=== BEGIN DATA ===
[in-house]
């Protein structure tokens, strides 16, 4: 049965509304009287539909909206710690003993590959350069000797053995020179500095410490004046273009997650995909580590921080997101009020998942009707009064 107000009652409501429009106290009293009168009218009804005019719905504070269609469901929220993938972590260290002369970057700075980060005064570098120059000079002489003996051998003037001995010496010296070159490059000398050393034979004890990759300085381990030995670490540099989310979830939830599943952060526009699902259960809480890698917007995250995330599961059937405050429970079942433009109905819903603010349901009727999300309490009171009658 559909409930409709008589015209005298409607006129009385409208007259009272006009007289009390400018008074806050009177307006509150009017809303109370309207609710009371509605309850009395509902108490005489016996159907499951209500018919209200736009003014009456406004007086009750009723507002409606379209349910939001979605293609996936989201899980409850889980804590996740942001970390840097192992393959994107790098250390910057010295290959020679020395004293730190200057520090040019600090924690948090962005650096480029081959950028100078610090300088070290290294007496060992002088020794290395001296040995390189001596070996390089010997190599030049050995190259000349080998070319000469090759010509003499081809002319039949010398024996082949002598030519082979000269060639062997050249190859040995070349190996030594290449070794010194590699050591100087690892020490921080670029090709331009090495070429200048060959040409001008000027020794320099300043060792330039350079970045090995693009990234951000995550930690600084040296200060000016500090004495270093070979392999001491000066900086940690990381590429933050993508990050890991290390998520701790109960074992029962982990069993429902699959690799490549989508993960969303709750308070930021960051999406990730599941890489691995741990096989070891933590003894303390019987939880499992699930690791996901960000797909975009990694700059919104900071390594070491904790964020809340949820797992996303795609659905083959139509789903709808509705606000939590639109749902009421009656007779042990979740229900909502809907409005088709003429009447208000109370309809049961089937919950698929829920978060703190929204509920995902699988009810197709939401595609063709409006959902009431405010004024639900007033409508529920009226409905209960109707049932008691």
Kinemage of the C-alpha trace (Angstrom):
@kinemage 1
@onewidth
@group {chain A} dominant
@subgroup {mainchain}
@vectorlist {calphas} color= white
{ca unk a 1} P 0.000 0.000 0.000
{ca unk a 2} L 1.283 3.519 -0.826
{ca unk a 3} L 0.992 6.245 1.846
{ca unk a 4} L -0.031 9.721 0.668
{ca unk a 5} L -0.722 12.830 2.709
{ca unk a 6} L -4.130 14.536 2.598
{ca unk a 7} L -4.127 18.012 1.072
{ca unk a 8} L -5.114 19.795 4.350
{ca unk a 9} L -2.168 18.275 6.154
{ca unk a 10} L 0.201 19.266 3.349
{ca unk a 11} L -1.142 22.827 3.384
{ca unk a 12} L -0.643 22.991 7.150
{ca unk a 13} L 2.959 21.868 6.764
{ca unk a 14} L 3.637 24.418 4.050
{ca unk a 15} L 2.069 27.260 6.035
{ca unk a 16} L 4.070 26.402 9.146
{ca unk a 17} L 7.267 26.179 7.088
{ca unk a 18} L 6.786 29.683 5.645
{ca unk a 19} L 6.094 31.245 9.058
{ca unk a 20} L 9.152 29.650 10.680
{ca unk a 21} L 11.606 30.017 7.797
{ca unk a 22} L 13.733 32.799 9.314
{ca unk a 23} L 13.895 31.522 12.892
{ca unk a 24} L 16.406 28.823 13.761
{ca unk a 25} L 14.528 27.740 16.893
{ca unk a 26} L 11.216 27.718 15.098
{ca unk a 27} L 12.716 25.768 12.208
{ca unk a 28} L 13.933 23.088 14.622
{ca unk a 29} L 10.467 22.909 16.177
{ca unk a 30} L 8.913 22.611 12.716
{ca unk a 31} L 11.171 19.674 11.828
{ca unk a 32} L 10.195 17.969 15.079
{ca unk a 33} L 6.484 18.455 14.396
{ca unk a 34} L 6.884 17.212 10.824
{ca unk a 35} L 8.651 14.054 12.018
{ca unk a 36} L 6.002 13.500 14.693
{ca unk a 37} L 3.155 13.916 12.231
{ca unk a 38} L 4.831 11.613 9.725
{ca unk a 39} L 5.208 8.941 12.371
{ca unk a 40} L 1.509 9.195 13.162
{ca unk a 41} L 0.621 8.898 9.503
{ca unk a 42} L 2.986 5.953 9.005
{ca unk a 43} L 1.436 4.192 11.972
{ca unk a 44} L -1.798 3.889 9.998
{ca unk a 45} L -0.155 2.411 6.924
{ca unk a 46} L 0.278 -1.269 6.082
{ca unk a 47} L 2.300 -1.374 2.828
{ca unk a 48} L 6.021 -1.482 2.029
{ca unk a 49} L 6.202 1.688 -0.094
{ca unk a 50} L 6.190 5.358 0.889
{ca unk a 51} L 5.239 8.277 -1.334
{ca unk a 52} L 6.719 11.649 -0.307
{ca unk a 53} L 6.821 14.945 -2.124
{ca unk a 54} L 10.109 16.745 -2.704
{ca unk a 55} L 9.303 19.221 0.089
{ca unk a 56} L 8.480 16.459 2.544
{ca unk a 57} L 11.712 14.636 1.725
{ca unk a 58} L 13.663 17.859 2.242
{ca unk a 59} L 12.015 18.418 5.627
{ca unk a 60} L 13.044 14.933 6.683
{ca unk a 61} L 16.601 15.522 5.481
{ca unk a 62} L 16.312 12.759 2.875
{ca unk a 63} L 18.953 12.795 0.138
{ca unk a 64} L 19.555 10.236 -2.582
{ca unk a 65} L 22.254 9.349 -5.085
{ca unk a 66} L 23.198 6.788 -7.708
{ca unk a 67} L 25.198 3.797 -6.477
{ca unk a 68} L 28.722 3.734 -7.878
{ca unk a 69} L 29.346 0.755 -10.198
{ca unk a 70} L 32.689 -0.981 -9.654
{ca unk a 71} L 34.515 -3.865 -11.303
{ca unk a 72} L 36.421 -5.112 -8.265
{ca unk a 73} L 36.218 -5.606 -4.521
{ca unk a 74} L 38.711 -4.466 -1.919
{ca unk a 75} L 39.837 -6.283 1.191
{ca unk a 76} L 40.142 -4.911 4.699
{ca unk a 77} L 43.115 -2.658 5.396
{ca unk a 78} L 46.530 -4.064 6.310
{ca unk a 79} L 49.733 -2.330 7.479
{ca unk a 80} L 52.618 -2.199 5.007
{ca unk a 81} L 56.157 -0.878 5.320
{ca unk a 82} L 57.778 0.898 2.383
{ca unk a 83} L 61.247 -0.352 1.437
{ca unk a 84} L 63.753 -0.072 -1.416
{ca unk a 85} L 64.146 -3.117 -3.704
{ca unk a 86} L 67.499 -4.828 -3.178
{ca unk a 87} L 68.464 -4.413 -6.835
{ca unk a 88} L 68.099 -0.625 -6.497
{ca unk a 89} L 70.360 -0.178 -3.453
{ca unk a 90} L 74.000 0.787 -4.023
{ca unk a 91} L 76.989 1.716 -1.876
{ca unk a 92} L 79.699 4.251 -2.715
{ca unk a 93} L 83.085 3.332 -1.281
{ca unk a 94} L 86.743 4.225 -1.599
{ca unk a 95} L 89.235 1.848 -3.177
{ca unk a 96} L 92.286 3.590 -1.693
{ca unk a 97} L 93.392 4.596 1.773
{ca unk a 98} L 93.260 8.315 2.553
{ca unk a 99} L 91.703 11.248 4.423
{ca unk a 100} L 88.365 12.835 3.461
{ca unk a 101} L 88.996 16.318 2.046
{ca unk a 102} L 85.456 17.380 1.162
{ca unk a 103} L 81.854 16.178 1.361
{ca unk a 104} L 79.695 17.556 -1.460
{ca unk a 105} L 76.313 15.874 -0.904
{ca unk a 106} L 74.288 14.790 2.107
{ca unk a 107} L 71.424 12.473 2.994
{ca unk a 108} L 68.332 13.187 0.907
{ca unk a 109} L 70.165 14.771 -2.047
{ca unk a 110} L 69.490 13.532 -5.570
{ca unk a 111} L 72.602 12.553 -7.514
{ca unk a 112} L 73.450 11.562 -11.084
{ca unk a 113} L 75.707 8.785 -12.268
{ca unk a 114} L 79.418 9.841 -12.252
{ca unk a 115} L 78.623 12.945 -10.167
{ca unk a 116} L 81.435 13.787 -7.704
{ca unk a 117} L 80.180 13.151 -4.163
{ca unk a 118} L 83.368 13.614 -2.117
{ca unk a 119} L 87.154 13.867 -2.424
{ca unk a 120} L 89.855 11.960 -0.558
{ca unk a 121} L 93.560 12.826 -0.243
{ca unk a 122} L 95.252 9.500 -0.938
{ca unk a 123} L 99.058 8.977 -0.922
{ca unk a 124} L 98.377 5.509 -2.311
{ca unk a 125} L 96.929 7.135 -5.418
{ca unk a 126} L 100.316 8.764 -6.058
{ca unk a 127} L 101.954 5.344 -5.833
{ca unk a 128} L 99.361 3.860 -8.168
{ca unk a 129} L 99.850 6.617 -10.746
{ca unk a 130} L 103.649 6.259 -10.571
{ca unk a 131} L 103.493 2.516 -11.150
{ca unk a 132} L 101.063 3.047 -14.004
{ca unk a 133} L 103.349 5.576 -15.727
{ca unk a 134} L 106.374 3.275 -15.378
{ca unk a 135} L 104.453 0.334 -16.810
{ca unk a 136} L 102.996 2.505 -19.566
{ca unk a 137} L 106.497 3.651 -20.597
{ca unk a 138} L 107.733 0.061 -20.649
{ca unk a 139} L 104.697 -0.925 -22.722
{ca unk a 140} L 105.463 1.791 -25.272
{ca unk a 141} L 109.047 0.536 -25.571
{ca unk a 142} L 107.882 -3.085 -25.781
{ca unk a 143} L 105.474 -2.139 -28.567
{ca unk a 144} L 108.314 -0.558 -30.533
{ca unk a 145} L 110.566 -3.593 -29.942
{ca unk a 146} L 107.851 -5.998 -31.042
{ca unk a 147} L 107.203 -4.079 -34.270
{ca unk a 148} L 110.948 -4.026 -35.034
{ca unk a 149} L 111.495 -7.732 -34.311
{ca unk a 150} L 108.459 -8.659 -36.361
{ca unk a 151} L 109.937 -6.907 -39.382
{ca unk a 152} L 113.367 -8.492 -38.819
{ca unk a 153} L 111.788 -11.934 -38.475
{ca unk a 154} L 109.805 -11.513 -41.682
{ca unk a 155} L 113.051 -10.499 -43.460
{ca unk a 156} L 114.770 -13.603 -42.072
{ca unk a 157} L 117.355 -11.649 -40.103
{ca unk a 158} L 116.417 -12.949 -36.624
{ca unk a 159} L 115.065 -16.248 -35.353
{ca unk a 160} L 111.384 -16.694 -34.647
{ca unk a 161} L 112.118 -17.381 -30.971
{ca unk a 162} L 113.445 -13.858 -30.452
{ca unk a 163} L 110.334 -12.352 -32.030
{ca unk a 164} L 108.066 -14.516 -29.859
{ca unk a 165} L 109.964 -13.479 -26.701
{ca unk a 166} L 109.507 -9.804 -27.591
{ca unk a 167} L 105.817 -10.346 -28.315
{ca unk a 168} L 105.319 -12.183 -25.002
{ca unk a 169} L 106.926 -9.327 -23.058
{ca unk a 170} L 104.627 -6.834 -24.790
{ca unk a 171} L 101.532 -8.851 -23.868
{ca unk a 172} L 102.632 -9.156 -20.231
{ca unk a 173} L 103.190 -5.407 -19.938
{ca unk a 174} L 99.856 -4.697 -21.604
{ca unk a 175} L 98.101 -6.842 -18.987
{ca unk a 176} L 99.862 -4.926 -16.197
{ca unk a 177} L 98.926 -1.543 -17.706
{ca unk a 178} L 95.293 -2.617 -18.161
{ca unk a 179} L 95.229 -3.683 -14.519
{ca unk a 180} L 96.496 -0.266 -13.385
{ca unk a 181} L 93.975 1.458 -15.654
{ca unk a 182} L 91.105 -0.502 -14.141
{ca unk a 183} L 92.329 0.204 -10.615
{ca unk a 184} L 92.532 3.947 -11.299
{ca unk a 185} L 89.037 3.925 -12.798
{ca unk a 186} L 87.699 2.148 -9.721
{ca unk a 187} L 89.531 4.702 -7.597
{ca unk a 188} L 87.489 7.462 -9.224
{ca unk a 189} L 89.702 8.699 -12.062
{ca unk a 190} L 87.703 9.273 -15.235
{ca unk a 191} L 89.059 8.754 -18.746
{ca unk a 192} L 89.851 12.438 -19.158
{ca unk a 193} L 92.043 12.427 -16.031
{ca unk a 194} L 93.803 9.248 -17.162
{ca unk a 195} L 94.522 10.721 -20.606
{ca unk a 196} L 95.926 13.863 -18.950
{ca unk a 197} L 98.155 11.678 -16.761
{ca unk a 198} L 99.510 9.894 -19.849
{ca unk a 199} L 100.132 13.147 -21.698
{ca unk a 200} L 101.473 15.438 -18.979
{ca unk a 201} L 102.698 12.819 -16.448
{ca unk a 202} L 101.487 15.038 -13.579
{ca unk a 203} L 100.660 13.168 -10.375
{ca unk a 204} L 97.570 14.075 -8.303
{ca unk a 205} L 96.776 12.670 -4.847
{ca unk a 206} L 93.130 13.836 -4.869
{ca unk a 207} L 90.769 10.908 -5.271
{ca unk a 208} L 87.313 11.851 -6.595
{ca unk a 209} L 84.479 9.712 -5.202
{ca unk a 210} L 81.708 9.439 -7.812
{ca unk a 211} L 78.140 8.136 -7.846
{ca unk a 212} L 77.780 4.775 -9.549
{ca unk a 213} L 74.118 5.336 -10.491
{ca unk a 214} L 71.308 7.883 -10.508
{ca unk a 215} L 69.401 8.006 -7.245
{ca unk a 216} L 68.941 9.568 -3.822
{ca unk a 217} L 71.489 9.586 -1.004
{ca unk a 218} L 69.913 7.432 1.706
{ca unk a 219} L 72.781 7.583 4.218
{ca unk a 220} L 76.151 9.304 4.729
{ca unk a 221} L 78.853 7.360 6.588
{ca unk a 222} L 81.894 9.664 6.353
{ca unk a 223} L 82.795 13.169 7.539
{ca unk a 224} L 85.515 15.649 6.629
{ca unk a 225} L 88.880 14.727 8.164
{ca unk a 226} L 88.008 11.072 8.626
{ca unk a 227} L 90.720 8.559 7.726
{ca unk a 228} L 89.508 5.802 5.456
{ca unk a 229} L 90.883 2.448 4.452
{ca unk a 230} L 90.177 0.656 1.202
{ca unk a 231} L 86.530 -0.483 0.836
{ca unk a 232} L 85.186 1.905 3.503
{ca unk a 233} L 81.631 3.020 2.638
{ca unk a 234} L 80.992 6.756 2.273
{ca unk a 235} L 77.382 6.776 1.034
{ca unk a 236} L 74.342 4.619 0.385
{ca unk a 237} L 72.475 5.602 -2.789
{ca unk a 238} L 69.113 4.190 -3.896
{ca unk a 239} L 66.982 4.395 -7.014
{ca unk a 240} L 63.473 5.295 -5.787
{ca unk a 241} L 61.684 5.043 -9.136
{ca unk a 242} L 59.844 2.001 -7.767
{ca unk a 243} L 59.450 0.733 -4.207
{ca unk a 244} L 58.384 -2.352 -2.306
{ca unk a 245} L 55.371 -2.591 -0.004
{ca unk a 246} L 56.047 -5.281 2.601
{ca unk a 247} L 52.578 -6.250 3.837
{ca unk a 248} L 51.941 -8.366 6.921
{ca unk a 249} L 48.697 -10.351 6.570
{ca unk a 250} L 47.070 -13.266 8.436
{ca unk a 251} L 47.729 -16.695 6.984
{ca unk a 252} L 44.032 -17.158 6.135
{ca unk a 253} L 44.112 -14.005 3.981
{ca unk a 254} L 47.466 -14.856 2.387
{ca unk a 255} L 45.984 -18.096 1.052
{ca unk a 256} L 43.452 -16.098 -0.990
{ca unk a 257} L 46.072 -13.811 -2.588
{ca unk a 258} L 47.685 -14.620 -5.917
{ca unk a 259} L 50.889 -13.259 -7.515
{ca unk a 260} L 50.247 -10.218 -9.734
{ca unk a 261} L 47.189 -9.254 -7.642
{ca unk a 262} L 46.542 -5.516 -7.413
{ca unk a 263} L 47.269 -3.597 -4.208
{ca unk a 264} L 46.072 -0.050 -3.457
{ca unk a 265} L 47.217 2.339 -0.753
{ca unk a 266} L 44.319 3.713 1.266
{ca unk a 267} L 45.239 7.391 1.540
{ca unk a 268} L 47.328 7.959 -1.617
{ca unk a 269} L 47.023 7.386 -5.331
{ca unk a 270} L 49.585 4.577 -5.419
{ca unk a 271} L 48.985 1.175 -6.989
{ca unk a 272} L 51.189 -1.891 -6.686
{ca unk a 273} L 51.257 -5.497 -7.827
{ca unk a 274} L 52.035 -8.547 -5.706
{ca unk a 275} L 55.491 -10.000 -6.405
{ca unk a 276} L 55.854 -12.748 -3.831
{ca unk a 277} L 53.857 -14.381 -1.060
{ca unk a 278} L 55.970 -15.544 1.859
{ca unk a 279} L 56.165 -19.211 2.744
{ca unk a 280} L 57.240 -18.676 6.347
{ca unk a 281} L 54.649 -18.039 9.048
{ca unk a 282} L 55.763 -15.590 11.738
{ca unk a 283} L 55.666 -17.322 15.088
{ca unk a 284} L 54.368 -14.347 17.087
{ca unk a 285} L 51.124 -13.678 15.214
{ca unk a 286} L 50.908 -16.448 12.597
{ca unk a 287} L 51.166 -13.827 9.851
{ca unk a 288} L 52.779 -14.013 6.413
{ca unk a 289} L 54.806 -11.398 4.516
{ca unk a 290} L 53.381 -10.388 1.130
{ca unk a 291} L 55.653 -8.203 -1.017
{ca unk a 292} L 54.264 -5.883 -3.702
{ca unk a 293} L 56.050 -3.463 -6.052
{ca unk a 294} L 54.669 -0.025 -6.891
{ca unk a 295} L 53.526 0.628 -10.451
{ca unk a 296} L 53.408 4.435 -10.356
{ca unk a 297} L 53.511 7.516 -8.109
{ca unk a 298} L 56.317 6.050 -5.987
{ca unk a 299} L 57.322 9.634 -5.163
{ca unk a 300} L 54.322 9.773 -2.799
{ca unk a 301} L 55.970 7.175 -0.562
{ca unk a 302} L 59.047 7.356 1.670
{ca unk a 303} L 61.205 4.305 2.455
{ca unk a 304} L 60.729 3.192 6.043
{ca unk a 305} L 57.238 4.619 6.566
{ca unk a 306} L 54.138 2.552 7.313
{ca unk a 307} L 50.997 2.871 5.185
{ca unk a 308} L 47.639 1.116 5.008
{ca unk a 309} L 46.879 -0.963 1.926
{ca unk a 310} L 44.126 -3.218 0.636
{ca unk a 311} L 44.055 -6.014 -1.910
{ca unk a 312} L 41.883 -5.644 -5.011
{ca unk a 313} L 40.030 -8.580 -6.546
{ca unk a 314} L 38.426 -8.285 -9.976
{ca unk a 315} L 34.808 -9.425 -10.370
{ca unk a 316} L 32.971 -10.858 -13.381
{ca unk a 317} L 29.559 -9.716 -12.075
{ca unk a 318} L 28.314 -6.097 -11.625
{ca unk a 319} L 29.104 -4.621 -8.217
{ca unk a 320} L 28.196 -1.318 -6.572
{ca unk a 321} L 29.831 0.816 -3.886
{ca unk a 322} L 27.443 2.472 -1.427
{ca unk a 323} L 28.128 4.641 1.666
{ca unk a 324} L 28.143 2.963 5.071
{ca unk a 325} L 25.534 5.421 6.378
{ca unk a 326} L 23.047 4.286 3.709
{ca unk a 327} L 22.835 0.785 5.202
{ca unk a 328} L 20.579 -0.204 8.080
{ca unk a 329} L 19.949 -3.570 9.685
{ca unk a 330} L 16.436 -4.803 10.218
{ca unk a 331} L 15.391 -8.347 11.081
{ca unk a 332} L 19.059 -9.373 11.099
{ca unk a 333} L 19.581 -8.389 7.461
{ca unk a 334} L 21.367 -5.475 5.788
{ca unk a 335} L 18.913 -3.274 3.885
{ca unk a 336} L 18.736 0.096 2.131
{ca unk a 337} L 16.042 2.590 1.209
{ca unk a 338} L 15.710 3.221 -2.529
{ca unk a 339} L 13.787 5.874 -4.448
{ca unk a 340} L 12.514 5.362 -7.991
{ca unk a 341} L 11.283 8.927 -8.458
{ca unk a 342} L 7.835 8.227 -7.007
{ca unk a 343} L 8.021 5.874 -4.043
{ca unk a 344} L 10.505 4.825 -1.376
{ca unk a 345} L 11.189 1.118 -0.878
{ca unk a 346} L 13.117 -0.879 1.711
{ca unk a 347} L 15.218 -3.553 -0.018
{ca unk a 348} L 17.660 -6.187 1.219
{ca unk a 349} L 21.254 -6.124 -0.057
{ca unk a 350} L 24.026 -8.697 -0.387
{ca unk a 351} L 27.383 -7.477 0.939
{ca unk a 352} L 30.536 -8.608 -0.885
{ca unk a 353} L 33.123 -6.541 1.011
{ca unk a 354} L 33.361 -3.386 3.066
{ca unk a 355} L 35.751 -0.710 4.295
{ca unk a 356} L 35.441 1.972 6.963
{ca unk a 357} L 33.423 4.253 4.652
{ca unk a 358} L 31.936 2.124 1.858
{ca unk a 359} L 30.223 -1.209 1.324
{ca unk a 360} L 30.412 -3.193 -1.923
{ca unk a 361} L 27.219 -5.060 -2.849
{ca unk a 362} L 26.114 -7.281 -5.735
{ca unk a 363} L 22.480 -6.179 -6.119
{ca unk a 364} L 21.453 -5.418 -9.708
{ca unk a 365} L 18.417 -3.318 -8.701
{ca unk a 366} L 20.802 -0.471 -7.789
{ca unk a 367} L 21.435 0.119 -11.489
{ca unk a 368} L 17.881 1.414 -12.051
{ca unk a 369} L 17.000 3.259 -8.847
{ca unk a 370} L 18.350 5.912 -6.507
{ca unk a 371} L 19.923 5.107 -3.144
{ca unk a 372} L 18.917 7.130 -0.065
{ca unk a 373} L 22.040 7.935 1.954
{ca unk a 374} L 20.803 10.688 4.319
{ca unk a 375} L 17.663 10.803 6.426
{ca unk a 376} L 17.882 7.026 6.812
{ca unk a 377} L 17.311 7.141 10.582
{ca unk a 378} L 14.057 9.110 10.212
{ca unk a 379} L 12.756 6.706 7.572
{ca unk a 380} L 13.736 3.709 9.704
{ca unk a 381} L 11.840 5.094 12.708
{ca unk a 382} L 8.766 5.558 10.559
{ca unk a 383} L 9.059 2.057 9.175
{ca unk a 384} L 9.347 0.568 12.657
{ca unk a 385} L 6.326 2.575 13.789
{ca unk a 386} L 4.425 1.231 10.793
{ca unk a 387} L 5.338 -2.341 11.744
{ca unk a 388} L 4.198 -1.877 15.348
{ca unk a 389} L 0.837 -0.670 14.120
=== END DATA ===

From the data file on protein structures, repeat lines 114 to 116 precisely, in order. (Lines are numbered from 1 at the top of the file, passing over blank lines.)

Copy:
{ca unk a 106} L 74.288 14.790 2.107
{ca unk a 107} L 71.424 12.473 2.994
{ca unk a 108} L 68.332 13.187 0.907